• What is the value of reflective practice discussion groups for teachers and other school staff at independent schools?
    • How can my independent school develop a reflective practice group program?
    • What are the best practice facilitation skills and session content for reflective practice groups?
  • Type: On Demand
  • Presenters: Carlos Hoyt, Belmont Day School (MA)
Building Capacity: Skills, Competencies, and Processes for Equity, Inclusion, and Social Justice
Disrupting the System From Within On Demand A Thursday, December 5,
1:45 PM-3:00 PM
  • Summary: What’s the impact when we whitewash history? Hear how a few “progressive” educators got tired of kind, well-meaning teachers bringing racism into the classroom by perpetuating the oppressive pedagogy that continues to marginalize people of color. The story begins with Dr. Seuss and ends with rosé.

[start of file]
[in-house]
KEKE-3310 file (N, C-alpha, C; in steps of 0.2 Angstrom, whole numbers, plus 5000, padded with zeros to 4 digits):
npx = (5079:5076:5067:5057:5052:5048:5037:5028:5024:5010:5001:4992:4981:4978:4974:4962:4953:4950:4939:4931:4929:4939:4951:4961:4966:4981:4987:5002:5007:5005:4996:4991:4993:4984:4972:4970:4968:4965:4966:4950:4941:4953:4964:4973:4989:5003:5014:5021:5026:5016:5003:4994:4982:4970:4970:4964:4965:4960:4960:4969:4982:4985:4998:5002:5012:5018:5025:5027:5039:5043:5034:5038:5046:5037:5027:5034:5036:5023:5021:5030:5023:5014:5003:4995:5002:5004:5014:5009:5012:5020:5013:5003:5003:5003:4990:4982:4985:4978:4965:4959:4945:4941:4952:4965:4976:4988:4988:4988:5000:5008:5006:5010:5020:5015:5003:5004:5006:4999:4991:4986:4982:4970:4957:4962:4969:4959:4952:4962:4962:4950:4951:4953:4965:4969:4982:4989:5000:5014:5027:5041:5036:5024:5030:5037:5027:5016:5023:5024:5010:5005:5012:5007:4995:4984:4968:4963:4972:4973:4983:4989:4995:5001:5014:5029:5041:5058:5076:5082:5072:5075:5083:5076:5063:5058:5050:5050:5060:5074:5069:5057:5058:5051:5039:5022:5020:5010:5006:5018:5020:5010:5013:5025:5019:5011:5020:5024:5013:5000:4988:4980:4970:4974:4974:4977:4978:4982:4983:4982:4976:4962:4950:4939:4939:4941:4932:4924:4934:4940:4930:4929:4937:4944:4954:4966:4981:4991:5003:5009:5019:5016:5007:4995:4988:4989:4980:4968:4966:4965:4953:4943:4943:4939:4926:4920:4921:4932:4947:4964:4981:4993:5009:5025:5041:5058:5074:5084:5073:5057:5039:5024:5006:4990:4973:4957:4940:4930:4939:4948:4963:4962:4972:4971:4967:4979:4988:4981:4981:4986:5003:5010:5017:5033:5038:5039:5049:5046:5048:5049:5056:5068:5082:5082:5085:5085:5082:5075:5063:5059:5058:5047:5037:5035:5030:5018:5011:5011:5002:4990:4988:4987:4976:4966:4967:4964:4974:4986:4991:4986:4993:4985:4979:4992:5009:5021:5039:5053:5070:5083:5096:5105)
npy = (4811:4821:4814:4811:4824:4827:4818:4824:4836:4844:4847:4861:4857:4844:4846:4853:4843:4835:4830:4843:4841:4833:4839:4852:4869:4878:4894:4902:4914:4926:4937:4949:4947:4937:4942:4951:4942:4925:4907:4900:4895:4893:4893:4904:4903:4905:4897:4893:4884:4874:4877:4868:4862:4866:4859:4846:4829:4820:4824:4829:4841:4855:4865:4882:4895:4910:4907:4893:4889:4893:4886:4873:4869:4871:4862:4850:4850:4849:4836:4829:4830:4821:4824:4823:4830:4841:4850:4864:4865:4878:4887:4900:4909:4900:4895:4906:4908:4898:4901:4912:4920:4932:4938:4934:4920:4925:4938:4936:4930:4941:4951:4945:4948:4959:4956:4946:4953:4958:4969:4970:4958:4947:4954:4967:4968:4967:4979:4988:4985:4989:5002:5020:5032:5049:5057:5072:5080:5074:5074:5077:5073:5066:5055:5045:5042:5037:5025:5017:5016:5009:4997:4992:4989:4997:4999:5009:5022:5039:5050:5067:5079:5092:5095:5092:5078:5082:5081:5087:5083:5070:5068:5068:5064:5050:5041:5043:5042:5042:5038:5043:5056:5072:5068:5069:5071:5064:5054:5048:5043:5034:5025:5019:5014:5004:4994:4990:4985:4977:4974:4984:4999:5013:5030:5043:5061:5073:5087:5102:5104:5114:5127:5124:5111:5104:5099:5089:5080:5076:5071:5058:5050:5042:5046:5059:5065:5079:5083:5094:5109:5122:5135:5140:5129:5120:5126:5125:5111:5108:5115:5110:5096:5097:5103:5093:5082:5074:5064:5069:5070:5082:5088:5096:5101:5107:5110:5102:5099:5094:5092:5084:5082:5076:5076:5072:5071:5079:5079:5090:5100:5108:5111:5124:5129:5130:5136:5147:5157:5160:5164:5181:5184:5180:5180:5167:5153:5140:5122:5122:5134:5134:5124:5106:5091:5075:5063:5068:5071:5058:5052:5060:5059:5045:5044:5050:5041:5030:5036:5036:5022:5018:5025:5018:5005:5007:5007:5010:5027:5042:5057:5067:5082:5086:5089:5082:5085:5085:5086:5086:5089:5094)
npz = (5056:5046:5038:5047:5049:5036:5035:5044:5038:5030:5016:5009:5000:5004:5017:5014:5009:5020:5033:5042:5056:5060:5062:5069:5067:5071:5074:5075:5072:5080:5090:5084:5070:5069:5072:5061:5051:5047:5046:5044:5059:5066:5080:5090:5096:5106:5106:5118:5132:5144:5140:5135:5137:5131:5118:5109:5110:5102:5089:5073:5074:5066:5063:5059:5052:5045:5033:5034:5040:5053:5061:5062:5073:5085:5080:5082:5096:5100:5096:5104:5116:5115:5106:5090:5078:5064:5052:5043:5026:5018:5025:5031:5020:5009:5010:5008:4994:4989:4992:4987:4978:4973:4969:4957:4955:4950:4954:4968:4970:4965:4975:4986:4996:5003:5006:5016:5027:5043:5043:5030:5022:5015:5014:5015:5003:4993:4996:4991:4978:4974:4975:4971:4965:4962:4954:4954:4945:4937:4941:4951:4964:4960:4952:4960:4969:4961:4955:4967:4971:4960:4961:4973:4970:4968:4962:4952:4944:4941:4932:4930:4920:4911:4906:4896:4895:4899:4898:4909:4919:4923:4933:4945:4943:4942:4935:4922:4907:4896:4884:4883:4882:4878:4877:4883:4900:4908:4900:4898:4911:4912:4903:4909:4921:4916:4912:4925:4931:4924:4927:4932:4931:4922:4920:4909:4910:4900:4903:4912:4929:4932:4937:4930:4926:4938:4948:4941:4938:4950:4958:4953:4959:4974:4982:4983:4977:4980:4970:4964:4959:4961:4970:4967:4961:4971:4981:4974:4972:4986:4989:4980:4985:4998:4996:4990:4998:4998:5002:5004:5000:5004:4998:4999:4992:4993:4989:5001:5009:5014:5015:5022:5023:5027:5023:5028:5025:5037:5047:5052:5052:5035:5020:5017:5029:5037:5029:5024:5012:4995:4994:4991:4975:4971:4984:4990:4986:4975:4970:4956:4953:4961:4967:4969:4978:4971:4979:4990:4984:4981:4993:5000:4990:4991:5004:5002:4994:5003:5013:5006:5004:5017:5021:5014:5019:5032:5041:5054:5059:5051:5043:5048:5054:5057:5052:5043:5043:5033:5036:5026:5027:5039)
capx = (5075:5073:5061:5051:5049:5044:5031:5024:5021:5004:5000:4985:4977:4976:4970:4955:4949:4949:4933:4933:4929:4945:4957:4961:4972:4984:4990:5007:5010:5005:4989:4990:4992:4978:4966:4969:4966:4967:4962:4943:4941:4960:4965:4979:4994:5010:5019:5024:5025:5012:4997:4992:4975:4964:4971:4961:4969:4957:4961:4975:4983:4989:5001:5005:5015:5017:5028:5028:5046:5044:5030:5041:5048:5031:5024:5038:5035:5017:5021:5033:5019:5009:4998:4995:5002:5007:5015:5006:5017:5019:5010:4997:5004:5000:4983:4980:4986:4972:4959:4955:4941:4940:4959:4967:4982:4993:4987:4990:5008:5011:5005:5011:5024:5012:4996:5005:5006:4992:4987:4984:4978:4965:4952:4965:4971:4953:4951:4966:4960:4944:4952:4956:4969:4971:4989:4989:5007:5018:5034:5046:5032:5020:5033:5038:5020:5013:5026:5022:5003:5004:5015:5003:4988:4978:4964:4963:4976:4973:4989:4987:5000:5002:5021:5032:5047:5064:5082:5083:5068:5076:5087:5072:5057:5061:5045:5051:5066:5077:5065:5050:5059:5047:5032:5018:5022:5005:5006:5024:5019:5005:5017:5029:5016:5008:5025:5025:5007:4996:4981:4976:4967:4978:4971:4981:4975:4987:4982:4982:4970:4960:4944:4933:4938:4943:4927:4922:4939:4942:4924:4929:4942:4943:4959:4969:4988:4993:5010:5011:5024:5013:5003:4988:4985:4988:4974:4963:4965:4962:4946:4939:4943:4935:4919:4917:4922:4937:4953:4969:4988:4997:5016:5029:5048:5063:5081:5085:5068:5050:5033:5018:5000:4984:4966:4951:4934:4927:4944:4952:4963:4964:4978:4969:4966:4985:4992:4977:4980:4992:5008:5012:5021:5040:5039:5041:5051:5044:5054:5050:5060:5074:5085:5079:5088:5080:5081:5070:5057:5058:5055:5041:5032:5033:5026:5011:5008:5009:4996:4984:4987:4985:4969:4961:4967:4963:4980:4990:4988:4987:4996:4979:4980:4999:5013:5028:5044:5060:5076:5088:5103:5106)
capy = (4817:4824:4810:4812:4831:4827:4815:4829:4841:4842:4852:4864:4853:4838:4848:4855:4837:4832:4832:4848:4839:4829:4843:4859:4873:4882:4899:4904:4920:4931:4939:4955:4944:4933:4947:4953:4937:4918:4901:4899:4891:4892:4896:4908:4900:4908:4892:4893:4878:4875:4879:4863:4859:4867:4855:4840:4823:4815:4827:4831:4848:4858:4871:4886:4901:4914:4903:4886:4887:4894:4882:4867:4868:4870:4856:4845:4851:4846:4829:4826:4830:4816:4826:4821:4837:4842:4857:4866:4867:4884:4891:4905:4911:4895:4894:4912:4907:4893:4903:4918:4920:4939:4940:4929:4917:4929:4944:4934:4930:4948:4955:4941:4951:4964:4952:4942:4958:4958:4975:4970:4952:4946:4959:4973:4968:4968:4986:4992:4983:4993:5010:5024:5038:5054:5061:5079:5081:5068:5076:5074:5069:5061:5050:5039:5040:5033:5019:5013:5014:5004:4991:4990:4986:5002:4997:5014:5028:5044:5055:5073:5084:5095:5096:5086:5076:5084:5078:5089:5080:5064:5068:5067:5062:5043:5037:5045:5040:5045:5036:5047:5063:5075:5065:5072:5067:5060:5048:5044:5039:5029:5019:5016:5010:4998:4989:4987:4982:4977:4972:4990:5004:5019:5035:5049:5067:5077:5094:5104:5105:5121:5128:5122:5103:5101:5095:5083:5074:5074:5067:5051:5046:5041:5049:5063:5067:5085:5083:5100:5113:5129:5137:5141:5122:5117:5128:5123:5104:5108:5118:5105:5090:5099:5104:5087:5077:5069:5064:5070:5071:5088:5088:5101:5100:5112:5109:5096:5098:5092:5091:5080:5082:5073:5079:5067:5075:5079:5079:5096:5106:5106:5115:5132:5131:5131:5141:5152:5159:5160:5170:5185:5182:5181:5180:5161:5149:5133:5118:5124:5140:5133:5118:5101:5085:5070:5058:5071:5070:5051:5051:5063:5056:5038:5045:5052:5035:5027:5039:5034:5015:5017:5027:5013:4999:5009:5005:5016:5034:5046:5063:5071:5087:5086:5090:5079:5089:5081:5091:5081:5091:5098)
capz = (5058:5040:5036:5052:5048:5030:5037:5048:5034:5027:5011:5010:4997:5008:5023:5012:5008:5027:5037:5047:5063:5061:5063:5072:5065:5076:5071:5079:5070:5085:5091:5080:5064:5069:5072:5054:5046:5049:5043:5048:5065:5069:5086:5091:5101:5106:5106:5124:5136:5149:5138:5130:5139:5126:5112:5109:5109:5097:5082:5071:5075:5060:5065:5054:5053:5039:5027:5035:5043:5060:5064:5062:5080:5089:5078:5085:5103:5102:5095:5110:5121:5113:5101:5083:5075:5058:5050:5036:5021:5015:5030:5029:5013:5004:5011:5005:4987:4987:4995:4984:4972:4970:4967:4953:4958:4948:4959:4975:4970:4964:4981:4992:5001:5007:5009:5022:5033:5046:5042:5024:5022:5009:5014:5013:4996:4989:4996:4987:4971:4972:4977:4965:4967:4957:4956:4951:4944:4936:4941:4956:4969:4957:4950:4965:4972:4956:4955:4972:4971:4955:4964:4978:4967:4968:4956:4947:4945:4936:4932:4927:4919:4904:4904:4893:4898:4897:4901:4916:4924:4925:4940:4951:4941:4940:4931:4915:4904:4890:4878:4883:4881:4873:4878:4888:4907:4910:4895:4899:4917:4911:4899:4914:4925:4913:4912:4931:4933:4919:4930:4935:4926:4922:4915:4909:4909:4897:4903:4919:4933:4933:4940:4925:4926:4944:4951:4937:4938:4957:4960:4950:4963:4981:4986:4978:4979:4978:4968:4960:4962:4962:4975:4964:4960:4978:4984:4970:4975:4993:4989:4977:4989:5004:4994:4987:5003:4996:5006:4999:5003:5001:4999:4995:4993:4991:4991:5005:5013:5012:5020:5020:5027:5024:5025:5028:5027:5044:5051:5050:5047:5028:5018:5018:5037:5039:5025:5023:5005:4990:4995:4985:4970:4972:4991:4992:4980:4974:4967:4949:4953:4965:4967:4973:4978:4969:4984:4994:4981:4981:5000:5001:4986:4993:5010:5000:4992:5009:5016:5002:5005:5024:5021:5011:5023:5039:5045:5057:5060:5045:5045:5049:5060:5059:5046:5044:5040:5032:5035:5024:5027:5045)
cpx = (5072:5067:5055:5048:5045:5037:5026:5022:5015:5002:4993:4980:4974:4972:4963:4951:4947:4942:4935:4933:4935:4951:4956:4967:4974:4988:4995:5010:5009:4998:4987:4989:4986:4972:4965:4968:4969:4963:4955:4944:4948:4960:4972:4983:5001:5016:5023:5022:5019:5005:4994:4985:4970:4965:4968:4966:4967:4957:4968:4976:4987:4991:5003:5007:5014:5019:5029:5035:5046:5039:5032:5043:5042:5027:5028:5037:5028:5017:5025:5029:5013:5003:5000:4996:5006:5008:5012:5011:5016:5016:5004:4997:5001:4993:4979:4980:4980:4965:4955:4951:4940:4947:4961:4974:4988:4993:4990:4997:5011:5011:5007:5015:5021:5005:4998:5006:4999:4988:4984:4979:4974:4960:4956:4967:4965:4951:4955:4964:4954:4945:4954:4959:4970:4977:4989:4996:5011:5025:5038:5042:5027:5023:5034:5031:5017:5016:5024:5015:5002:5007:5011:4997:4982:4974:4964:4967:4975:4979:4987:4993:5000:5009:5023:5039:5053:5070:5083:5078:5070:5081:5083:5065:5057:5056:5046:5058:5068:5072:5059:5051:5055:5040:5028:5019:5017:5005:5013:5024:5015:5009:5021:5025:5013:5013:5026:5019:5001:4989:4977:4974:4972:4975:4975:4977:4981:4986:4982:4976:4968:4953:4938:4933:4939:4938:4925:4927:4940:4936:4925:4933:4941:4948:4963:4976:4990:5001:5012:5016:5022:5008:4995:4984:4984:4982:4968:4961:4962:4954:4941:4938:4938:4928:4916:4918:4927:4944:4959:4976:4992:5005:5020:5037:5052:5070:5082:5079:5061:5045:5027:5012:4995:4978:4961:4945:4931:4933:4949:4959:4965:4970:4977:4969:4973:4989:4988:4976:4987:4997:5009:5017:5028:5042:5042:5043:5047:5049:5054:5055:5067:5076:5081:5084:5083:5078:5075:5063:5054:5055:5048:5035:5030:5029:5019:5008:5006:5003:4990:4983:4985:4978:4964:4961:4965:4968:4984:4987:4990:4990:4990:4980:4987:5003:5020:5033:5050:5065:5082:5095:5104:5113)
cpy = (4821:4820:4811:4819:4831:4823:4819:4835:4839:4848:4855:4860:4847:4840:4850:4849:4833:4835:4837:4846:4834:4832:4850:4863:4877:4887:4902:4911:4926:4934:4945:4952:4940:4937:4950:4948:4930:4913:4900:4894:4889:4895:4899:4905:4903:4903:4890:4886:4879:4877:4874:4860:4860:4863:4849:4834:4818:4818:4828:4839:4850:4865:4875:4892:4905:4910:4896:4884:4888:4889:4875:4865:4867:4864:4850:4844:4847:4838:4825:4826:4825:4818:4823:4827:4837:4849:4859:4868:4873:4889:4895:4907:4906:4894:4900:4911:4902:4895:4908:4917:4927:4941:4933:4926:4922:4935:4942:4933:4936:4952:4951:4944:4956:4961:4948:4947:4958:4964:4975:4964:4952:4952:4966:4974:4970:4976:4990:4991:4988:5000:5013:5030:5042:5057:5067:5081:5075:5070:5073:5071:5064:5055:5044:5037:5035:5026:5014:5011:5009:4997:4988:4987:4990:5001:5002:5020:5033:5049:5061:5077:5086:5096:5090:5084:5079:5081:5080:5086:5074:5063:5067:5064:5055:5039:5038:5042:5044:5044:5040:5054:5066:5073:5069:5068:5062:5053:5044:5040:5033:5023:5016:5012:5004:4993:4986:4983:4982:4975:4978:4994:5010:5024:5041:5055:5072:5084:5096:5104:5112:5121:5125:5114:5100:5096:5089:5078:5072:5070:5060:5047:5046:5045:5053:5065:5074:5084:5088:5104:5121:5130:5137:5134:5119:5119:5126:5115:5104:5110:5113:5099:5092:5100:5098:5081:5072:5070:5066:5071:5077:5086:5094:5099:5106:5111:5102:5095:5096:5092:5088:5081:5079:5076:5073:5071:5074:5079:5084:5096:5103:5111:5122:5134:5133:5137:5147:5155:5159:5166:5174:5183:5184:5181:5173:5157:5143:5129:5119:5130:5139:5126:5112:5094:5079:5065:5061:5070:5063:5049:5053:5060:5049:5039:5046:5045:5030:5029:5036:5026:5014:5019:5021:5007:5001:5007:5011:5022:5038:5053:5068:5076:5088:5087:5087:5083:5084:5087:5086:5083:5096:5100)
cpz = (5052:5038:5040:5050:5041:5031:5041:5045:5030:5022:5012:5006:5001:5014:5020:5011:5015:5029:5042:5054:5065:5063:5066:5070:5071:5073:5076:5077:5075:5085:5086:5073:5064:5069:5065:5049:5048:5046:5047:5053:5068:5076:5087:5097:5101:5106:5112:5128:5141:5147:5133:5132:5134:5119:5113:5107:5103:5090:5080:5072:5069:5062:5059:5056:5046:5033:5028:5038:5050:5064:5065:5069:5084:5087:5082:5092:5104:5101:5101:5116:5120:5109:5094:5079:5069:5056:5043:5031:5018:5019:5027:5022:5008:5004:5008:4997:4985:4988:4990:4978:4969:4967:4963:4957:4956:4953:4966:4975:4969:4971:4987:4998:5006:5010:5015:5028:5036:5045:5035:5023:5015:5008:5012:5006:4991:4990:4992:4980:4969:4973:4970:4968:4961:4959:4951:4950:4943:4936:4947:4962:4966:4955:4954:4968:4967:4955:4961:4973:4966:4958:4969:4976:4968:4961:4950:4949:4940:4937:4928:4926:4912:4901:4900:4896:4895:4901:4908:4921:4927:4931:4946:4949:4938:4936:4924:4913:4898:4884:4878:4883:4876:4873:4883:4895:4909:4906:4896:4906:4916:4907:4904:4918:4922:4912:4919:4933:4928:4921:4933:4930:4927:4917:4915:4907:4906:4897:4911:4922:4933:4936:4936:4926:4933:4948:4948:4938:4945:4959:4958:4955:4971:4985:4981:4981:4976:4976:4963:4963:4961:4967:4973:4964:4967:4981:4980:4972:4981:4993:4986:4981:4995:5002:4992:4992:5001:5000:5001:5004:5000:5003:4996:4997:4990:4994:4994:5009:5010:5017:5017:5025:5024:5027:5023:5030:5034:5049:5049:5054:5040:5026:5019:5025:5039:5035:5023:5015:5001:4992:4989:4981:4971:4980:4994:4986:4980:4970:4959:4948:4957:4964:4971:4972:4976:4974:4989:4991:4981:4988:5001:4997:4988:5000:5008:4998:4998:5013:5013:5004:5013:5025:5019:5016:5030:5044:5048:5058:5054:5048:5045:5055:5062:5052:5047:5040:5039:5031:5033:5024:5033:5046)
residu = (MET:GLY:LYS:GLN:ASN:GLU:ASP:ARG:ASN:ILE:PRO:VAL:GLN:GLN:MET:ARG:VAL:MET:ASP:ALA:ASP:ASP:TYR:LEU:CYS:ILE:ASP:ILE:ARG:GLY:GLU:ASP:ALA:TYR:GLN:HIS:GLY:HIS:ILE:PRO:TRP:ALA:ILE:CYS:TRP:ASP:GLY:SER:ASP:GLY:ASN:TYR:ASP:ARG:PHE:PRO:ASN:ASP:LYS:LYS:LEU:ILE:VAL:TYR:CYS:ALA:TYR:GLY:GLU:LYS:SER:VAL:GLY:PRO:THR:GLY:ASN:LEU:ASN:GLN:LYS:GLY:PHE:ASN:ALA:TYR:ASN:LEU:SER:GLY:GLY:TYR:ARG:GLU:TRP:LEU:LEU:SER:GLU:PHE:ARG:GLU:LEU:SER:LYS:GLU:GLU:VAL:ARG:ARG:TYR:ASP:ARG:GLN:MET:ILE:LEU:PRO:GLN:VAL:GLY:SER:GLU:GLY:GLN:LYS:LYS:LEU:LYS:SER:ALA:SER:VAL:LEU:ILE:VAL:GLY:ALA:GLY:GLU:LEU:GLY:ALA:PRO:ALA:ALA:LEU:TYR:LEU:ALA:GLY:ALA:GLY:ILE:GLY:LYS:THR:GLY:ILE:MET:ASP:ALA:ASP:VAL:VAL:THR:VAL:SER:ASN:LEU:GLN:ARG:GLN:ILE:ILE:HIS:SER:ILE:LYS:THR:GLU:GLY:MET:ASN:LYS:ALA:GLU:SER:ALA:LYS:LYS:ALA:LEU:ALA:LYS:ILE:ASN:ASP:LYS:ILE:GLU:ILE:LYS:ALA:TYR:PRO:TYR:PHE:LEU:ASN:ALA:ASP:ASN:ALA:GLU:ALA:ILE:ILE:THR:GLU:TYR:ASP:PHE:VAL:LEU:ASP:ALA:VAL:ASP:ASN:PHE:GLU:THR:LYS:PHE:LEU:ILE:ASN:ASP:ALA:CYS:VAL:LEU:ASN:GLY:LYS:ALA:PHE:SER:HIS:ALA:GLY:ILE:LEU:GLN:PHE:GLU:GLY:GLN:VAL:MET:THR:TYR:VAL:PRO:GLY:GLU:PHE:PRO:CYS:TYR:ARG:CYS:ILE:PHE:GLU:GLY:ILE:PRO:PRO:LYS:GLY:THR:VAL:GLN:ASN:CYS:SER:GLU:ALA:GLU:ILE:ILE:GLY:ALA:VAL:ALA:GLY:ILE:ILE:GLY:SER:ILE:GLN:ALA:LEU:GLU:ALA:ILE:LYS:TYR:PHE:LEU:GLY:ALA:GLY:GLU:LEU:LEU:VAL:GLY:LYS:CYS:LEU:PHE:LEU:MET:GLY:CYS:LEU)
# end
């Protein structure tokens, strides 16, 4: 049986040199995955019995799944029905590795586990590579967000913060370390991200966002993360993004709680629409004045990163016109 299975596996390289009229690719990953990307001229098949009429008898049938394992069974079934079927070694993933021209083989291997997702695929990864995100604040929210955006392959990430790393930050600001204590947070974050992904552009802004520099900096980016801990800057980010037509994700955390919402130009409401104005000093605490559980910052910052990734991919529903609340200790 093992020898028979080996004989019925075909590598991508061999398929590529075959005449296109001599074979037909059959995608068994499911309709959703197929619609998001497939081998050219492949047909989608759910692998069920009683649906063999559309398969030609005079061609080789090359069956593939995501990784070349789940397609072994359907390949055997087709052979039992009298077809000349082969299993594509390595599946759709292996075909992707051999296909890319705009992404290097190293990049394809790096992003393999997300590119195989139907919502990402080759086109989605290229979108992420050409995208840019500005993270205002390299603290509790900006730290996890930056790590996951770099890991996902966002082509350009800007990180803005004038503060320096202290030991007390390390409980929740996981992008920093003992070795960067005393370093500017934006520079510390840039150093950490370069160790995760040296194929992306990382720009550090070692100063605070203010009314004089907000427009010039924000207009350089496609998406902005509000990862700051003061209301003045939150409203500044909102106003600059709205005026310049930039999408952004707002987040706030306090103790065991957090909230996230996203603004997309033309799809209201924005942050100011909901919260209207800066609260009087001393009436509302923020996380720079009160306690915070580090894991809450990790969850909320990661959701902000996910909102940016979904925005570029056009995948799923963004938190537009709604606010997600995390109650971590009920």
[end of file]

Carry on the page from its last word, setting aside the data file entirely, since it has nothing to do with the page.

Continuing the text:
• Block: A (Thursday, December 5, 1:45 PM-3:00 PM)
  • Room number: WSCC, 2B
  • Category: General Workshop
  • Learning objectives:
    • What is a model you can use with colleagues to explore oppressive systems at your school both on an individual and institutional level?
    • How can a professional learning community (PLC) disrupt racist classroom practices and curriculum at your school?
    • How can teachers join forces to explore ideas behind race and its impact on the classroom?
  • Type: On Demand
  • Presenters: Vanessa Gutierrez, Jenifer Moore, and Nina Austin, The Key School (MD)
Anti-racist Teaching, Training, Activism & Allyship
We Wear the Mask: Stories of the Black Girl Experience in Predominantly White Independent Schools On Demand A Thursday, December 5,
1:45 PM-3:00 PM